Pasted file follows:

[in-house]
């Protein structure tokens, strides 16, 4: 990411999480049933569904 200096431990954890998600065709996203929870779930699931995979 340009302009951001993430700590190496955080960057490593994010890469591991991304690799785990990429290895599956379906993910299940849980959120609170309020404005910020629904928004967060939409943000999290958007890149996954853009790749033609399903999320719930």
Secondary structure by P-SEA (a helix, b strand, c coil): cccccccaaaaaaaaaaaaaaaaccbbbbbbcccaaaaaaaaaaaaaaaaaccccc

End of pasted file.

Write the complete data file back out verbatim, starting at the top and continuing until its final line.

[in-house]
């Protein structure tokens, strides 16, 4: 990411999480049933569904 200096431990954890998600065709996203929870779930699931995979 340009302009951001993430700590190496955080960057490593994010890469591991991304690799785990990429290895599956379906993910299940849980959120609170309020404005910020629904928004967060939409943000999290958007890149996954853009790749033609399903999320719930």
Secondary structure by P-SEA (a helix, b strand, c coil): cccccccaaaaaaaaaaaaaaaaccbbbbbbcccaaaaaaaaaaaaaaaaaccccc